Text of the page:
Downtown Juicy Brown
Anyone interested in a fruit that tastes like tangy brown sugar? Look in Chinatown markets for a marvel called the “chiko,” or what is more commonly known as a sapodilla, pronounced sa-po-DEE-ya. The tropical evergreen fruit is native to Central America, but it produces well in the Hawaiian sun.
Sapodillas range from the size of a chicken egg up to a small avocado, and its outer skin resembles a kiwifruit: bumpy, dull and fibrous. Inside its pear-like textured meat are several large, inedible, brown seeds. A tip: Leave the fruit on a windowsill, and when it becomes soft and slightly wrinkled it is the perfect time to dig in and savor. The skin will peel off easily with a knife and the flesh will split into sections. (A vendor from the Oahu Marketplace, at North King and Kekaulike streets, recommended this method to me for prime consumption.)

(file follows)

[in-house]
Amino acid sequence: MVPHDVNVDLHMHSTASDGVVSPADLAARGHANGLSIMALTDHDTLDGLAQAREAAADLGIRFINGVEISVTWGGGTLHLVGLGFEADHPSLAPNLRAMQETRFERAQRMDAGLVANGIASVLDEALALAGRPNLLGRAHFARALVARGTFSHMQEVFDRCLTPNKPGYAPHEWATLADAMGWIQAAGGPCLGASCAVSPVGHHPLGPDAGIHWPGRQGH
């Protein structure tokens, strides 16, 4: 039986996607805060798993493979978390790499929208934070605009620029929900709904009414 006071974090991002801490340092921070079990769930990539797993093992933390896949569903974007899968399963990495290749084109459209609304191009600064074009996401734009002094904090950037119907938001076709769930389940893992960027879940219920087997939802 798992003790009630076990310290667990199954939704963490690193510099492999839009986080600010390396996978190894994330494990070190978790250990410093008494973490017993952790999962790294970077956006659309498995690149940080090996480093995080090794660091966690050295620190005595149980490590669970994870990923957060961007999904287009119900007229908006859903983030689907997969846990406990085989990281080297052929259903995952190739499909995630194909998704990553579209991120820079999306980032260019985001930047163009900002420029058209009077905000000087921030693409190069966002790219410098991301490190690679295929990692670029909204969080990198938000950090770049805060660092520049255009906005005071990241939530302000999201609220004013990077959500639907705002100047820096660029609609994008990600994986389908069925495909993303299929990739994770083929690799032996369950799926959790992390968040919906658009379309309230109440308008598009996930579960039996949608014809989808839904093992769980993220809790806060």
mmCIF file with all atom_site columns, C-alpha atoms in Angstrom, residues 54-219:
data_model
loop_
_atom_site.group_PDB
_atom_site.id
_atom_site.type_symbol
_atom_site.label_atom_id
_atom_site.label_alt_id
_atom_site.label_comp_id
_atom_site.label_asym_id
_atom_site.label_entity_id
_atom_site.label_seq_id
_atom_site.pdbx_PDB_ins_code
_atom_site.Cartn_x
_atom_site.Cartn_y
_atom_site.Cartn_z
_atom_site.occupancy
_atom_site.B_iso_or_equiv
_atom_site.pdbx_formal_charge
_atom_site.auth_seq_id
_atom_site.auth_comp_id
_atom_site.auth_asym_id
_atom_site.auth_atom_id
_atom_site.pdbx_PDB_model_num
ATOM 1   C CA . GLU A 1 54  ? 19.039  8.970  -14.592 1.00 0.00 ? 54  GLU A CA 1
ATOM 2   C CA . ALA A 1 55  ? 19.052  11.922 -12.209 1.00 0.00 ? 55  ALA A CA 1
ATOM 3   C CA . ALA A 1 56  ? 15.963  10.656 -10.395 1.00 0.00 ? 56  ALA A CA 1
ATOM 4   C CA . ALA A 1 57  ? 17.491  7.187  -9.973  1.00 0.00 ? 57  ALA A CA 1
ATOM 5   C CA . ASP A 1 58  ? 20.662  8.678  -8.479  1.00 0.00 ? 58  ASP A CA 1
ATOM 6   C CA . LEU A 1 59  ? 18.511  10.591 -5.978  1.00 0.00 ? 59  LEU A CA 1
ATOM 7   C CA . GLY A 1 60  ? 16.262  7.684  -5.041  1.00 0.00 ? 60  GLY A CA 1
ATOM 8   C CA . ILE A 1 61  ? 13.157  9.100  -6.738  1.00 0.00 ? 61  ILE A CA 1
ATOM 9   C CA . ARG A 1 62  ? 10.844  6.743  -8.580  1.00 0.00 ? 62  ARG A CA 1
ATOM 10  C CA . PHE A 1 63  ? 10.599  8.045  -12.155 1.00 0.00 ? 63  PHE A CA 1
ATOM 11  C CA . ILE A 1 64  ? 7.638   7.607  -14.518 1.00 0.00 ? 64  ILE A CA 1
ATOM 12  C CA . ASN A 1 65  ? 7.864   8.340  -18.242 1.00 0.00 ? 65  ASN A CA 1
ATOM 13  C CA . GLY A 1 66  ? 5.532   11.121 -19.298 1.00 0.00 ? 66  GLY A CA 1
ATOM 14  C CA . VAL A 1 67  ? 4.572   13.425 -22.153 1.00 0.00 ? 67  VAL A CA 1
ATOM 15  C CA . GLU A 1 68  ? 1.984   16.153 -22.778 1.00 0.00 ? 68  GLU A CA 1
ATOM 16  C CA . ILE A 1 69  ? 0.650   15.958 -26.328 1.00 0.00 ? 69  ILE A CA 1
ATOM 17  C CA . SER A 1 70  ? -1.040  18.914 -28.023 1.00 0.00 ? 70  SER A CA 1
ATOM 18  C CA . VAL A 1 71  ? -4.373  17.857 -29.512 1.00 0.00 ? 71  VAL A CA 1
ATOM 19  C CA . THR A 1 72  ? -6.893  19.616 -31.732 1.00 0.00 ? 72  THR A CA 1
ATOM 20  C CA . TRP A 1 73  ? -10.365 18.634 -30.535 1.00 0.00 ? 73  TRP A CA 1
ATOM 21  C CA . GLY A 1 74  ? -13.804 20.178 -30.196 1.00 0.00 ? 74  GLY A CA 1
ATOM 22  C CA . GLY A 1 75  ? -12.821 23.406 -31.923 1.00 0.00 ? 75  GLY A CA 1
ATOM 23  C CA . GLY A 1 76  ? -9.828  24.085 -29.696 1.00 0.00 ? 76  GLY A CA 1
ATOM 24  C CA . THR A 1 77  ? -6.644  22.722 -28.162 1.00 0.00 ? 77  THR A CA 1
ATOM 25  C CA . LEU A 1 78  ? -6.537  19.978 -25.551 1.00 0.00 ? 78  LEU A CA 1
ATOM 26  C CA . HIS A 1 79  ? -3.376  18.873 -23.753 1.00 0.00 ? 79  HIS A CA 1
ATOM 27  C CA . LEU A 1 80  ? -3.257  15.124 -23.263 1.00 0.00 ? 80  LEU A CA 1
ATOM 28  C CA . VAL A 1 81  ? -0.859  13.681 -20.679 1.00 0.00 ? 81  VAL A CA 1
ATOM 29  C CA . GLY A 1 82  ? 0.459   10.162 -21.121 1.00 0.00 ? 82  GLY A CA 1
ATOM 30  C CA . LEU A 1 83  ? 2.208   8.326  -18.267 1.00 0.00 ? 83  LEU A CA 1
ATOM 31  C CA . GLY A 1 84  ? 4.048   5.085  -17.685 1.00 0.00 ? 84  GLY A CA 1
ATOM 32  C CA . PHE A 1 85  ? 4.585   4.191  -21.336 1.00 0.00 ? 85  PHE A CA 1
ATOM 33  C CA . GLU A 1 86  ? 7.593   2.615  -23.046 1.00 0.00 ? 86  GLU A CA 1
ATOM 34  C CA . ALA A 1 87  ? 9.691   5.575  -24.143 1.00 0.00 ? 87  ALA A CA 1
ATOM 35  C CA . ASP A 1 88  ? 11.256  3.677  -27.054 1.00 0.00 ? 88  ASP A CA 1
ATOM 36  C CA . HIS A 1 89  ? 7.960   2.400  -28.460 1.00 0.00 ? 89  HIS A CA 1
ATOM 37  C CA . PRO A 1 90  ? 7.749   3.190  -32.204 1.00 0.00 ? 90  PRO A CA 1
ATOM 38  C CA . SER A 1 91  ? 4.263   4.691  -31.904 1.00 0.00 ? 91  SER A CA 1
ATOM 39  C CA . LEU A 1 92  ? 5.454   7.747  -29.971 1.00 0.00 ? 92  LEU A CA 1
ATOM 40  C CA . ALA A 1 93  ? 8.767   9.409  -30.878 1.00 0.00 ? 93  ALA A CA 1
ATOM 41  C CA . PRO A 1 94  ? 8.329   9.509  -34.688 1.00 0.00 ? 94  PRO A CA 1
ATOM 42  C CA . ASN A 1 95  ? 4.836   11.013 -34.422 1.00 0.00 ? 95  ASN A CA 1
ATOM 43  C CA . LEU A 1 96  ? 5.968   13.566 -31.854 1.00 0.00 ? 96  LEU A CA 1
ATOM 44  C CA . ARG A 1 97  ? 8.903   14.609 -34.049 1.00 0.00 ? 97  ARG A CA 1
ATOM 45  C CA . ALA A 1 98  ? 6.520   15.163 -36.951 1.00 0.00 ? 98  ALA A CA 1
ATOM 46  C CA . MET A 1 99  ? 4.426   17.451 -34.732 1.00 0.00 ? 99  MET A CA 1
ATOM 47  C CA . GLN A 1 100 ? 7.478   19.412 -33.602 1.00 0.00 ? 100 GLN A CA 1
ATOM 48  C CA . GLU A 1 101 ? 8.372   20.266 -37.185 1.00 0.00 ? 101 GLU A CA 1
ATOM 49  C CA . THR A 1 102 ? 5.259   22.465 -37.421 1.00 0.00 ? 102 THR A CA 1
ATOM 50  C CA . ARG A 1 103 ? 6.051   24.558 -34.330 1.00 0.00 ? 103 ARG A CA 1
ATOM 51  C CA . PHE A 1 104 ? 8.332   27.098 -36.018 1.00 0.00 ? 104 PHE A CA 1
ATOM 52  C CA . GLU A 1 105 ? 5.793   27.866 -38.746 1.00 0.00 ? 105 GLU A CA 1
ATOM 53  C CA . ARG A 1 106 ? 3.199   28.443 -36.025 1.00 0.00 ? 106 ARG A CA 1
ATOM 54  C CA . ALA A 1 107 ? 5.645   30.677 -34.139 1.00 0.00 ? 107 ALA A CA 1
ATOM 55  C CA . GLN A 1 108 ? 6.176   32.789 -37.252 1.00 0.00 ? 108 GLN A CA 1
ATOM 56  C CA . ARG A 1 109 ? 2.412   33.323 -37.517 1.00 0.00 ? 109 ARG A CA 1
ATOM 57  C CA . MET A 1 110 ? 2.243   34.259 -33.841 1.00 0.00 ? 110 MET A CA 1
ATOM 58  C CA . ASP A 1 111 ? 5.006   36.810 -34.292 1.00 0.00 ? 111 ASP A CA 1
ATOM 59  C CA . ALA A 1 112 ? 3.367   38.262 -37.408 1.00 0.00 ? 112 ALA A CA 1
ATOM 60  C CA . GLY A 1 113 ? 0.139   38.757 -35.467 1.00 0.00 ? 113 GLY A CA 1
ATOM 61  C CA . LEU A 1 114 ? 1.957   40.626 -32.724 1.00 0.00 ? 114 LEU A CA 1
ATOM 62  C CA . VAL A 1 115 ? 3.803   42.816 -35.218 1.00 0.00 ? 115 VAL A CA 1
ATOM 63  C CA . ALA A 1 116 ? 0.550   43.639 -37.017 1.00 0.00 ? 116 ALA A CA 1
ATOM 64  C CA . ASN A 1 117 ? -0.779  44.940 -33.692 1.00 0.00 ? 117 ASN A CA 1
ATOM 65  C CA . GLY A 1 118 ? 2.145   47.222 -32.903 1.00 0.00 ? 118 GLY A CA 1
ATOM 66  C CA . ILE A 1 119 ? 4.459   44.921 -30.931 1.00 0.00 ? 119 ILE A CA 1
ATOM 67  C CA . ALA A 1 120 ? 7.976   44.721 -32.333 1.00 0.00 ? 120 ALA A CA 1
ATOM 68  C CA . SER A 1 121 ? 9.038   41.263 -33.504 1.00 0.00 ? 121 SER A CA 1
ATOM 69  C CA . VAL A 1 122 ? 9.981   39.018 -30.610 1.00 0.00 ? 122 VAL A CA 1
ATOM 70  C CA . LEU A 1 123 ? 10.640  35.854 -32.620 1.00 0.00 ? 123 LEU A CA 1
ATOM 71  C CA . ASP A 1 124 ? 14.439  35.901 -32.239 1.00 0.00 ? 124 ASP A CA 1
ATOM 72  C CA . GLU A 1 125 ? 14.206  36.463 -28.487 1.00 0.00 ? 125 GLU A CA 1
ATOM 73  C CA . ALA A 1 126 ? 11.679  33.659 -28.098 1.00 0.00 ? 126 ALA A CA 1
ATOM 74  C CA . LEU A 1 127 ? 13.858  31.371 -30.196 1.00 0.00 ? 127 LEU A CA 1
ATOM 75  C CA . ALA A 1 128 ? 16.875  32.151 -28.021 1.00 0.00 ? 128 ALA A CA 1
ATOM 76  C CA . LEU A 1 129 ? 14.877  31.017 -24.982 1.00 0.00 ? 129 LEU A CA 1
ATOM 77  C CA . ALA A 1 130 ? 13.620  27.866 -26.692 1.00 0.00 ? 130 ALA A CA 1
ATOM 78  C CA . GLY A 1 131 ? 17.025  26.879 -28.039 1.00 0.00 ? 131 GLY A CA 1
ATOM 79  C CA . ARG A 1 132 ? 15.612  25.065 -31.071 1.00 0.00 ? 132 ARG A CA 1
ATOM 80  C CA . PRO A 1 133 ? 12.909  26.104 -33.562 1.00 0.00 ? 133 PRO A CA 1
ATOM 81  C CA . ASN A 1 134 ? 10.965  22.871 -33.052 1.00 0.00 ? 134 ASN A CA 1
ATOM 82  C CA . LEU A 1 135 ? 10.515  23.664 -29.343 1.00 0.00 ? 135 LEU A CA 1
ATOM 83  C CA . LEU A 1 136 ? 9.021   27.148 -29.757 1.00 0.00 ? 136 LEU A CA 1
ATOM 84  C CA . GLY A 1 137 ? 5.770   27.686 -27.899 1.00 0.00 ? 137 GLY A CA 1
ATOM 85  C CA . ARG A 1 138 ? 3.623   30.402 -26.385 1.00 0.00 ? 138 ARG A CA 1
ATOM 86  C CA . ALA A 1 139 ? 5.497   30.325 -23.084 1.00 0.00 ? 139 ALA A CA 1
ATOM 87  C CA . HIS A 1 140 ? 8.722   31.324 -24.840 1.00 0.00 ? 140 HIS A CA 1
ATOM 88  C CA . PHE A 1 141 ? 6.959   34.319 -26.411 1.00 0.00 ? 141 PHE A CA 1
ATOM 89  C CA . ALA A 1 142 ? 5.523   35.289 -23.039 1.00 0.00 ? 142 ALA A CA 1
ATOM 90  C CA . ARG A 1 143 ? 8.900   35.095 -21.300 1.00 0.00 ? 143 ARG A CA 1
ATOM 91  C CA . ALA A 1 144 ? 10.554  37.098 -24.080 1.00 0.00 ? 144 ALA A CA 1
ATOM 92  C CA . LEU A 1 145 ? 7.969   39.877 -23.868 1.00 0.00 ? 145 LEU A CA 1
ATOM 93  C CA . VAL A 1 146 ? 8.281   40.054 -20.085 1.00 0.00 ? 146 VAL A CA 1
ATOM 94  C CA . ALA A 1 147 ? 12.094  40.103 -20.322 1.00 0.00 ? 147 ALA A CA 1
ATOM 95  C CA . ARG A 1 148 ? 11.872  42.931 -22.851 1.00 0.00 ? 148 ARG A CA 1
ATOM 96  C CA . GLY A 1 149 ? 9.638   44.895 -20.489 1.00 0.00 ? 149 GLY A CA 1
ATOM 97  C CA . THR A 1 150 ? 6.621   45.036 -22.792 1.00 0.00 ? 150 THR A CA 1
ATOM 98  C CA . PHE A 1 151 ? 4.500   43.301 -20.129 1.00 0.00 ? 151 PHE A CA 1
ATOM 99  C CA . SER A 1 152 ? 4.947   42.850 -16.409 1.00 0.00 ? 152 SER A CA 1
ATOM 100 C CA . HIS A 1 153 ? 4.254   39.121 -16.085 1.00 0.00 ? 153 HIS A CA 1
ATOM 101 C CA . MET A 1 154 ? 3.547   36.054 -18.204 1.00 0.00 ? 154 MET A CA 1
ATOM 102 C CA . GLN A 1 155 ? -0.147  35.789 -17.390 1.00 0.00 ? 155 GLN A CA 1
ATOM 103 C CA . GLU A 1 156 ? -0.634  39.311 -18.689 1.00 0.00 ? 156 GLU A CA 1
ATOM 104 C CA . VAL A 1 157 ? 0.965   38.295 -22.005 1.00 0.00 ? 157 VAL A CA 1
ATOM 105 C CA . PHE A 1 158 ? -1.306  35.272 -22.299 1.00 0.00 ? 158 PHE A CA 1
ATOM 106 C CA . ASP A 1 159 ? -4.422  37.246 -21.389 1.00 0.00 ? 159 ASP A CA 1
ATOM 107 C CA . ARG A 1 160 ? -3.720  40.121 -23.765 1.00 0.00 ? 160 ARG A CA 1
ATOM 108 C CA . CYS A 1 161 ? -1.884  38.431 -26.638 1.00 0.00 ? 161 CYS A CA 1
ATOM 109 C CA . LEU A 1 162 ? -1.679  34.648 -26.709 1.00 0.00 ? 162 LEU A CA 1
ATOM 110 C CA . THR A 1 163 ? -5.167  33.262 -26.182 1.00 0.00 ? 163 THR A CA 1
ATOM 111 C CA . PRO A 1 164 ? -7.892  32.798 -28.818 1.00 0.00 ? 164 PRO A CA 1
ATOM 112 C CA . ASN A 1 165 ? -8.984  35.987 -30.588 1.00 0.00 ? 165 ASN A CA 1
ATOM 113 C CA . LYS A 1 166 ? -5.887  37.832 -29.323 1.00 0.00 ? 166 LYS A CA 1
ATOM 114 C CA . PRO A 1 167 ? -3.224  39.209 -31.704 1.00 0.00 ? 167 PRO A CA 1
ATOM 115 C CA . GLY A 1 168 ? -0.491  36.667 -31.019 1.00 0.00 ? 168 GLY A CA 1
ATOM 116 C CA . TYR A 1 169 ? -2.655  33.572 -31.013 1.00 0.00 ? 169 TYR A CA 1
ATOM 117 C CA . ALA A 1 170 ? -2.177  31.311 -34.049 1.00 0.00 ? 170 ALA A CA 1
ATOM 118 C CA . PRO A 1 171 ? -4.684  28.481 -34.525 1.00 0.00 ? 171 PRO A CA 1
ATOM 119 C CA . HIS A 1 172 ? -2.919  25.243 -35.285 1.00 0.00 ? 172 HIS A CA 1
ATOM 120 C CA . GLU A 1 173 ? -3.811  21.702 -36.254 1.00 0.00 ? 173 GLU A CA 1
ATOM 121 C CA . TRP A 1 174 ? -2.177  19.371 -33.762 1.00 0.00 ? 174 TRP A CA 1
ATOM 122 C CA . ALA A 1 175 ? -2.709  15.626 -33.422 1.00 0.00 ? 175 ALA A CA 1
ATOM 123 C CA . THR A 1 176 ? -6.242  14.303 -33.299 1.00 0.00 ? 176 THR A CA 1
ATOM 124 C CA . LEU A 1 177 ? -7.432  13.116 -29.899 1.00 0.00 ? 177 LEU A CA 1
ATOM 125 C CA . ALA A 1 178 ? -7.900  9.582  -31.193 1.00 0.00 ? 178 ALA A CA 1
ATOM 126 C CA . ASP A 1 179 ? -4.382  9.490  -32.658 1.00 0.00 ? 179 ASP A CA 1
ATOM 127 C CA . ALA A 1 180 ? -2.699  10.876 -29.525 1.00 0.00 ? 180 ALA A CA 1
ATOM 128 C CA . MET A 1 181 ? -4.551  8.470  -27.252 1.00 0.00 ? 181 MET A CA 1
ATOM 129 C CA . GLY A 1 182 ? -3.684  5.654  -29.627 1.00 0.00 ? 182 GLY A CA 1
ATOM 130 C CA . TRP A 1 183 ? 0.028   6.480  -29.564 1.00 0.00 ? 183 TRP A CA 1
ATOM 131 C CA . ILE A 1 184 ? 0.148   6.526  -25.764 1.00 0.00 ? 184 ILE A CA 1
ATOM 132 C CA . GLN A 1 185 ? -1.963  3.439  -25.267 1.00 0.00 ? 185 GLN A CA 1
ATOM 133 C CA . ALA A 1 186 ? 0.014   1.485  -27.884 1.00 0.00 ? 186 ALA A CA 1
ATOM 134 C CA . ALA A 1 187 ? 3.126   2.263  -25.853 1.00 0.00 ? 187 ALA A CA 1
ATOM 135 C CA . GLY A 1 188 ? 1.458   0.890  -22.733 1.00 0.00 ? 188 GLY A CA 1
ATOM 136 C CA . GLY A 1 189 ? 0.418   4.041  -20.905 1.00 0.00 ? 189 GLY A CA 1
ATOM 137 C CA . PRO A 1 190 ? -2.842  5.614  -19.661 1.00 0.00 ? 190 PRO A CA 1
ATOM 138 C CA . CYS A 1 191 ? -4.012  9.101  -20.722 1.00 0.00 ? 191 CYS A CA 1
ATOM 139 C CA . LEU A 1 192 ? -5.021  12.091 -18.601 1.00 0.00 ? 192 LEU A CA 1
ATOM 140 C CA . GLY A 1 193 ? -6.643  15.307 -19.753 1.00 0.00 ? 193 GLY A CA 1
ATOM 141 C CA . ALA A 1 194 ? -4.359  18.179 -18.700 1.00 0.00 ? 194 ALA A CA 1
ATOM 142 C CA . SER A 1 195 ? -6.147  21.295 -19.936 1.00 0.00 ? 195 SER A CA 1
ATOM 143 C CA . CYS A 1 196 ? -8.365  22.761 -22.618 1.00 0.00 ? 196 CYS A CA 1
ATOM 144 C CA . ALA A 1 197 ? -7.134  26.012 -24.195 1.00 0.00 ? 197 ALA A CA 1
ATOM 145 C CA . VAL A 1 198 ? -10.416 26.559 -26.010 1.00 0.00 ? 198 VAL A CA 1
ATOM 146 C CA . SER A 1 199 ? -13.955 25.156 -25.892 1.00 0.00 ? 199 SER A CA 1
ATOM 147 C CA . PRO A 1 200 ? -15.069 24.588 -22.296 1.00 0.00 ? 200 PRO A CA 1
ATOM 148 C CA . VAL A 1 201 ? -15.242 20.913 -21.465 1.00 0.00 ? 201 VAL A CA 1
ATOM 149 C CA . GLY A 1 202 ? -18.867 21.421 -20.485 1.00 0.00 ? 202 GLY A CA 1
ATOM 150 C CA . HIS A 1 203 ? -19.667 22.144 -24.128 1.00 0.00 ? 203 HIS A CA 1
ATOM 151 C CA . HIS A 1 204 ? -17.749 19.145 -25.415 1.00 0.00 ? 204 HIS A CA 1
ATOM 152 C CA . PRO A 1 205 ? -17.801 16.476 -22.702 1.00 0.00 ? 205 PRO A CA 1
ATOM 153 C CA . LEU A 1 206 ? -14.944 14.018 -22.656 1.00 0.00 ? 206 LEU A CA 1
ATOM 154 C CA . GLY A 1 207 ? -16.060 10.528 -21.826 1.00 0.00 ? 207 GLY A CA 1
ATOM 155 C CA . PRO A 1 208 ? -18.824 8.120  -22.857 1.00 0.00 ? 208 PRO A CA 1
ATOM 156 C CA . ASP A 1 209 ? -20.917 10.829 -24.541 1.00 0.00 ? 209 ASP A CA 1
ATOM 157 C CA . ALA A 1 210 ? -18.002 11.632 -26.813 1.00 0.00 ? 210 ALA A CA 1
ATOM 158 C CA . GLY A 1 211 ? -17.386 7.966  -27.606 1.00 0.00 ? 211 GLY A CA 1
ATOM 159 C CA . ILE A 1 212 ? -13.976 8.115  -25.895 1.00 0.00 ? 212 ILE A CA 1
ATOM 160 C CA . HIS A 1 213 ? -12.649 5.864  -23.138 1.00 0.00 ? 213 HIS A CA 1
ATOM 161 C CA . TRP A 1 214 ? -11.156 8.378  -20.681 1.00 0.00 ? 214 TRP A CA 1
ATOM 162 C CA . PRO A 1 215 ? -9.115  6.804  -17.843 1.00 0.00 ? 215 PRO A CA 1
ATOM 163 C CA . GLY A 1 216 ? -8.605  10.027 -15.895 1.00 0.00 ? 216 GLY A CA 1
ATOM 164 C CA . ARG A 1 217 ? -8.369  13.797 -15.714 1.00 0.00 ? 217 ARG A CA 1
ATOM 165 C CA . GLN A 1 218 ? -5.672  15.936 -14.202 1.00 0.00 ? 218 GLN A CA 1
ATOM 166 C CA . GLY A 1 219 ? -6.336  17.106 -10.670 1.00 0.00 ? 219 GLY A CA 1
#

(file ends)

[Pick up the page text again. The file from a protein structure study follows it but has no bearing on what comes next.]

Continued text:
Despite its caramel taste, sapodillas have not been used much in local culinary rounds. In Vietnam, however, they’re so sweet that they’re sometimes used in shakes. Indeed, these make for healthy alternative snacks or desserts.